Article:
Blacklow is quick to point out that she often employs more modern methods in her art. “I want to be really clear about this—I’m not a Luddite,” she says. When the first color Xerox machines were introduced, Blacklow printed onto the thickest paper its rollers could handle without jamming. She’s printed onto satin, which she had to stiffen with spray-on starch, experimented with Polaroid cameras, and embraced digital photography. “Spending a day in the darkroom with a red light is not my favorite thing,” says Blacklow, author of New Dimensions in Photo Processes: A Step-by-Step Manual for Alternative Techniques (Focal Press, 2018), now in its fifth printing. “What took me a day, I can do in 15 minutes with Photoshop and an inkjet printer.”

Inside her studio, she removes the objects and then rinses the paper in water to halt the cyanotype’s development process. “Cyanotype is my favorite because it’s the least fussy,” she says.

Photographers typically use paper that’s precoated with emulsion, but Blacklow likes to have more control over the surfaces she prints on. Her work begins in the renovated carriage house behind her home, where she has a studio and darkroom. If she’s making a cyanotype, she adds water to a mixture of potassium ferricyanide and ferric ammonium citrate to create an emulsion and, with the lights dimmed, brushes it onto sheets of paper—often a high-quality cotton rag stock. Then she hangs the sheets to dry or, if she’s in a hurry, uses a hair dryer. For Van Dyke brown, the emulsion is slightly different: water, ferric ammonium citrate, silver nitrate crystal, and tartaric acid.

“I Love the Accidents”

Blacklow’s process of making a sun print is as crude as the results are delicate. She lays a sheet of coated paper and the objects she plans to print on a tray, covers them with a sheet of glass, and carries it all outside. For large prints, she arranges everything outside, shielded from the light by a tent she made by stretching black mulching plastic over a wood frame. Then she whisks away the plastic tent and watches her images develop. 

“I just come alive when the sun comes out.”

On her cyanotypes, the sharp contours of leaves, delicate petals, and skinny stems appear in shades of white against a deep blue background. Imagine a blueprint of a wildflower garden—cyanotype is the same process once used by architects to develop their plans. Van Dyke brown prints offer a more organic look, mixing golden yellows and browns. 

Laura Blacklow

When Blacklow makes a cyanotype, she may let it sit for an hour, an overexposure that creates a deep blue, as in Sonny’s Blues. The 12-panel accordion book features words from James Baldwin’s short story of the same name. Image courtesy of Blacklow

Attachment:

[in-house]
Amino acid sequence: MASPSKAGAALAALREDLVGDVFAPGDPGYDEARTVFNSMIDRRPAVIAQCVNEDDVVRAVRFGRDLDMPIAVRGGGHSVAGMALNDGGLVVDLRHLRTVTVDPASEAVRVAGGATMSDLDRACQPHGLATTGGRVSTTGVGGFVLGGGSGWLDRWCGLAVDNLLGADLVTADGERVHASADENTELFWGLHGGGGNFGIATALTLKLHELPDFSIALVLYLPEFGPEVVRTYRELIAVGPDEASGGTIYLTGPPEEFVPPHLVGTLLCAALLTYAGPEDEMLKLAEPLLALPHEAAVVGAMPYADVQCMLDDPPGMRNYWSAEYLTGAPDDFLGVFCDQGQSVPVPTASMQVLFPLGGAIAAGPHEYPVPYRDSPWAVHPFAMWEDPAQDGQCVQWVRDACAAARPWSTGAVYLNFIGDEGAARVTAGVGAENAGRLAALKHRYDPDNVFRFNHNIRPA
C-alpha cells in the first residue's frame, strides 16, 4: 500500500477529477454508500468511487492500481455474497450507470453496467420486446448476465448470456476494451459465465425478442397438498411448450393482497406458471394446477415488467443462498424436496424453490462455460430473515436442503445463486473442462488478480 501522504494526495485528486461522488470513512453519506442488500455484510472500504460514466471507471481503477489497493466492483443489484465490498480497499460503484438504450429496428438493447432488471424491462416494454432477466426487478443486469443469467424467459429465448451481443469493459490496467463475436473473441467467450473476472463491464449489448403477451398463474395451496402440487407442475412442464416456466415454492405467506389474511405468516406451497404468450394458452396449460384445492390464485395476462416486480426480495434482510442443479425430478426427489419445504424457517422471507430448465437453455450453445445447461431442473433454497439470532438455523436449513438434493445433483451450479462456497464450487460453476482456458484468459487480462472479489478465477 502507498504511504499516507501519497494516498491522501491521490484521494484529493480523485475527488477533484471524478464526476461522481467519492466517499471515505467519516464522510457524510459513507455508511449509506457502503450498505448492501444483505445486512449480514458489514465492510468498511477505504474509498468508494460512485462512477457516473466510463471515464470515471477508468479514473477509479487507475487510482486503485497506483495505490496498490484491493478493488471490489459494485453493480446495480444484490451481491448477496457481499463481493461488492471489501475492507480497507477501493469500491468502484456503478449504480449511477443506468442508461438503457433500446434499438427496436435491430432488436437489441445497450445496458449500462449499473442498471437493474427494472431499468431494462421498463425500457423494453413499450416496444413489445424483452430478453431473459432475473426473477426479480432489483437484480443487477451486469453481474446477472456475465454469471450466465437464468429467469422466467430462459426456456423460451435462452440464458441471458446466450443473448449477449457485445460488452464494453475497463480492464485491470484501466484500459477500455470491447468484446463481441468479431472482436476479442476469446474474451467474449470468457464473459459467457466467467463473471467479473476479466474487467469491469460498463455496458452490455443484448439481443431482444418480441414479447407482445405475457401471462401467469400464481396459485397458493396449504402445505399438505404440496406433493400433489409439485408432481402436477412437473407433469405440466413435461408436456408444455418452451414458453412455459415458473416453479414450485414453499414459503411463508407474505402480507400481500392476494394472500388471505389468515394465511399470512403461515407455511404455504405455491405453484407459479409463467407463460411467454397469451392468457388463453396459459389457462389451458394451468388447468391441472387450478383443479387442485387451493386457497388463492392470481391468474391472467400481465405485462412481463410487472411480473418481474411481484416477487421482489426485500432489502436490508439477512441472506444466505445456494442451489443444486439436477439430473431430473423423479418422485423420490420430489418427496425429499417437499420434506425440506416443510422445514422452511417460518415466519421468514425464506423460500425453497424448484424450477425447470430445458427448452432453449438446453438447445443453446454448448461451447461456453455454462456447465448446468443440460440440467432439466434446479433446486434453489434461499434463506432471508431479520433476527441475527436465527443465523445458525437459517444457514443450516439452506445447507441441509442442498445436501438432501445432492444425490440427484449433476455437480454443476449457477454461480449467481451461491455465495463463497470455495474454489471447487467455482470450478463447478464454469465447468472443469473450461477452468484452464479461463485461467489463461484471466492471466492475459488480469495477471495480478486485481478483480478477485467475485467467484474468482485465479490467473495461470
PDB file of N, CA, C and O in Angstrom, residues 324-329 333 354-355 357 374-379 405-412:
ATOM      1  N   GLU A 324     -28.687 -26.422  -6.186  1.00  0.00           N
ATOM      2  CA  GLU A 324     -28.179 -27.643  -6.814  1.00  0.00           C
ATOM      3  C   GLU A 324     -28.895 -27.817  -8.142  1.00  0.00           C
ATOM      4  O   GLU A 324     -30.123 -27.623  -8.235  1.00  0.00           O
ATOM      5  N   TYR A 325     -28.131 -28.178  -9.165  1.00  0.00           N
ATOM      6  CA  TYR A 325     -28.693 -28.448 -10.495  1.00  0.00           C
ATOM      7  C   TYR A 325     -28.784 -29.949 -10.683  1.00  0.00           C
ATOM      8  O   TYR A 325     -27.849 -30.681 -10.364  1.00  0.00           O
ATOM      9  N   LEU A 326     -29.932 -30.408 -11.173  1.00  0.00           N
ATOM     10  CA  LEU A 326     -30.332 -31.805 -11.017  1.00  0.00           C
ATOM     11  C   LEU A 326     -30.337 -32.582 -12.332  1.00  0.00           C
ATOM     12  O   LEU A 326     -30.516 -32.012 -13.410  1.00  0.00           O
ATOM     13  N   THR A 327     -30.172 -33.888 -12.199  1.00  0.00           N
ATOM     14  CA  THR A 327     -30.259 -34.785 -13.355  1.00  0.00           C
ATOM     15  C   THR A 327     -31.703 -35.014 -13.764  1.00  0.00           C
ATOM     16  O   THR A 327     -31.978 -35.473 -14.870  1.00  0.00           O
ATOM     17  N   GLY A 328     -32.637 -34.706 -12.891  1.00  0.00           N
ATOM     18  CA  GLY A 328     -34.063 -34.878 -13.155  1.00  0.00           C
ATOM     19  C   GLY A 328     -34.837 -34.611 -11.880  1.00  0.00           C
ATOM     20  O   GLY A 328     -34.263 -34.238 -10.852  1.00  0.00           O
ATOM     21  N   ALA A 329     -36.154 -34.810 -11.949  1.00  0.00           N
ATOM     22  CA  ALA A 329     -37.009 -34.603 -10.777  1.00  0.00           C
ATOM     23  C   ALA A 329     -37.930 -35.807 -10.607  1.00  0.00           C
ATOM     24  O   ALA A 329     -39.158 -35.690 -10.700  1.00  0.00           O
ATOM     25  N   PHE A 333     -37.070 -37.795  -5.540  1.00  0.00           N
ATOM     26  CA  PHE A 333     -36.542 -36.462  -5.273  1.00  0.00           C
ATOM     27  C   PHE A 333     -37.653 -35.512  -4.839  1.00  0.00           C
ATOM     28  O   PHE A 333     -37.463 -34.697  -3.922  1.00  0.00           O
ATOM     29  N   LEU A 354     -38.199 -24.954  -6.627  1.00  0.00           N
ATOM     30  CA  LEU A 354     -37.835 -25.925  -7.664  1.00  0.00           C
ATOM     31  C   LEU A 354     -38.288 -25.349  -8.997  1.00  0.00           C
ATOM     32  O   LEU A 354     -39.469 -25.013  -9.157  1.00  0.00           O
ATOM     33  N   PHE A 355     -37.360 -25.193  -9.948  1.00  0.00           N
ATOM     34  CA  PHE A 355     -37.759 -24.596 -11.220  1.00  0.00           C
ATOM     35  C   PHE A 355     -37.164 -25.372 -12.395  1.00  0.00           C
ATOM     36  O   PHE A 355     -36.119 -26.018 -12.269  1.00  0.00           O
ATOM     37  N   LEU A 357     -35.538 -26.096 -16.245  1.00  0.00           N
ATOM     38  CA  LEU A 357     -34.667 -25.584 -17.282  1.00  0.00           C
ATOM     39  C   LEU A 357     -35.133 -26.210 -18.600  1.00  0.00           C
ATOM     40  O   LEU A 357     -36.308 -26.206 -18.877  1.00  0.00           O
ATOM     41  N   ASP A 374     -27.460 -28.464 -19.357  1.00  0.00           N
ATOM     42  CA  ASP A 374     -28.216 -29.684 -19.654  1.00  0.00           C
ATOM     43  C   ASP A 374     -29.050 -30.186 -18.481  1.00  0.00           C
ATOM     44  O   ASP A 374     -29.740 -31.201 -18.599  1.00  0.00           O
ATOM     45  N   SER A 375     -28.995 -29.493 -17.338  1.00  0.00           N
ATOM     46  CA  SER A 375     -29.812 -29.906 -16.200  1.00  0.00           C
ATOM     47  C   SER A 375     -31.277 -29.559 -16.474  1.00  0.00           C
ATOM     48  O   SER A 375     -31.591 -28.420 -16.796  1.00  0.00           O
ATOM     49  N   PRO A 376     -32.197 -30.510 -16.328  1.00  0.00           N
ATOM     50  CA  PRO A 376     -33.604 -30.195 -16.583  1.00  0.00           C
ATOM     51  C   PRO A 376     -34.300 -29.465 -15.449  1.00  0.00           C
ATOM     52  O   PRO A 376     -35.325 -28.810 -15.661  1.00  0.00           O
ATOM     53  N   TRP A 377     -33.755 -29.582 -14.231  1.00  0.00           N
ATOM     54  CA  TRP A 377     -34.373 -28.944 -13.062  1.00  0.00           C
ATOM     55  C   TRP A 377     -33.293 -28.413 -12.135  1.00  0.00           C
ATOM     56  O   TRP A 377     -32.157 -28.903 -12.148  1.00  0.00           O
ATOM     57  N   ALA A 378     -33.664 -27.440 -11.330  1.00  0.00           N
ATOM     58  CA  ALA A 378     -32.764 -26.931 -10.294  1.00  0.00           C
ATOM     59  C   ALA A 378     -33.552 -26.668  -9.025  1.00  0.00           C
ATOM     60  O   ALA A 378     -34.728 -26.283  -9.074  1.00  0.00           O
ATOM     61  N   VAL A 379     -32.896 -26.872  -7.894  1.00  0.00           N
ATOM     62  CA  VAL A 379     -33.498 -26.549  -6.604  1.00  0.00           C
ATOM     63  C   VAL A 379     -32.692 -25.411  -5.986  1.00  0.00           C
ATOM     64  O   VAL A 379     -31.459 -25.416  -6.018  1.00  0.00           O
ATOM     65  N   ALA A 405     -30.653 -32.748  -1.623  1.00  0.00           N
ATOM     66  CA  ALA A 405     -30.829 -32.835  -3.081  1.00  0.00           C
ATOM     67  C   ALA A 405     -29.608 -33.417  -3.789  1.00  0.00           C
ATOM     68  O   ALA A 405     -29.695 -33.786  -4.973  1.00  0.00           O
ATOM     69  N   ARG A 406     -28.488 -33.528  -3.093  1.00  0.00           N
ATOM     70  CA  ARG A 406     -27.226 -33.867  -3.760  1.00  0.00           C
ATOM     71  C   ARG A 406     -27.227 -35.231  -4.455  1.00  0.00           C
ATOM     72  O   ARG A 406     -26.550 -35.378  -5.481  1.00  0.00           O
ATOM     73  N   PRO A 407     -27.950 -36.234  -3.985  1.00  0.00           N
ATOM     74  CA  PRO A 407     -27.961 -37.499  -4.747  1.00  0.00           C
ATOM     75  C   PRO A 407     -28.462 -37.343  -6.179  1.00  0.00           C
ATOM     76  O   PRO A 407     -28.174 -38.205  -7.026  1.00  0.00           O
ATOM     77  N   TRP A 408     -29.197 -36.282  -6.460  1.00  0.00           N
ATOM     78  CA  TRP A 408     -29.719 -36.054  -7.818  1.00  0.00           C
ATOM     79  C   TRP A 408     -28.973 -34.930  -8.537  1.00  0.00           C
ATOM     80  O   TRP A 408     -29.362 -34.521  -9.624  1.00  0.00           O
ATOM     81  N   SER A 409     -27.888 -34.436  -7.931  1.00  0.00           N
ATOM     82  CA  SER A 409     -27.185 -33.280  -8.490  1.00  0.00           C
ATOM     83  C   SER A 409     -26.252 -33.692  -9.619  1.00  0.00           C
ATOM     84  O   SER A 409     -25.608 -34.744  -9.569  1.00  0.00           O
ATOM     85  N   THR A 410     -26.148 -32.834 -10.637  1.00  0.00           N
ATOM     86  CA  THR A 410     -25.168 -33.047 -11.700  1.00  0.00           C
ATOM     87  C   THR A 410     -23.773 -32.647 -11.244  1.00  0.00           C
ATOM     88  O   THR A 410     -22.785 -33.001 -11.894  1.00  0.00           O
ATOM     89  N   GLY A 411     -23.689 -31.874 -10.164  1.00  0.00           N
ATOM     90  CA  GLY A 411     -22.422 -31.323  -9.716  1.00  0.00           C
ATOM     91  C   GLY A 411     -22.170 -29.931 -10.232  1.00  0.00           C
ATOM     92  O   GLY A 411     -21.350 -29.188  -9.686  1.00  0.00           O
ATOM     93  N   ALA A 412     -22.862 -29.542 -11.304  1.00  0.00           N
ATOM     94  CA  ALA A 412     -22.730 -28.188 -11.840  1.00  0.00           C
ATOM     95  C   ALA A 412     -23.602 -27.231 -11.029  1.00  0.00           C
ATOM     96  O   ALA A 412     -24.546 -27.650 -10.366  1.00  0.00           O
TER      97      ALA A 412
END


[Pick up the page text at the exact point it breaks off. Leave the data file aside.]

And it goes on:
Blacklow doesn’t set a timer for her outdoor exposures, but watches them until she’s satisfied. The duration can vary greatly depending on the time of day, temperature, and cloud cover. A cyanotype may sit for an hour, a deliberate overexposure that creates a deep blue that Blacklow especially loves. She rinses the paper to halt the process: just water for a cyanotype, or a chemical fixer commonly used in photography for a Van Dyke brown. “Cyanotype is my favorite because it’s the least fussy,” she says.

Laura Blacklow

Inherit the Earth, a Van Dyke brown print, uses a Native American proverb. Image courtesy of Blacklow

In Sonny’s Blues, a 12-panel accordion book, the paper is a deep blue-green, mottled with white that looks like clouds on an ominous day. Leaves seem to float in this fantastical sky. James Baldwin’s words, from a short story of the same name, flow across this scene: “The tale of how we suffer, and how we are DELIGHTED and how we may TRIUMPH is never new, it always must be HEARD…it’s the only light we’ve got in all this darkness.”

Inherit the Earth, a Van Dyke brown print, uses a Native American proverb: “We do not inherit the earth from our ancestors. We borrow it from our children.” A cluster of flowers—stems, petals, and all—reach across the page, parallel to the words. Each is rendered in shades of yellow and brown. They look burned onto the page, which, in a way, they are.

Part of Blacklow’s continued fascination with sun printing is that she never knows exactly what she’ll end up with. “I love the accidents,” she says. She doesn’t consider photography to be an exact representation of reality. “Just the fact that the three-dimensional world is translated onto a flat surface changes what you see.”

New Master’s in Fine Arts: Print Media and Photography

A form of art Laura Blacklow has spent her life on is now an MFA program. Beginning in fall 2022, CFA will launch an MFA in print media and photography. “This is a degree that bridges these two mediums,” says Lynne Allen, a professor of printmaking and director of the new program. “Printmaking and photography have much in common, including various techniques and the ability to make multiples. Bookmaking can also be a large part of a student’s oeuvre, and we encourage experimentation. I’m excited because this allows for a wider discussion about contemporary art—and print and photo’s place within it.”

Learn about CFA’s new program merging printmaking and photography practices.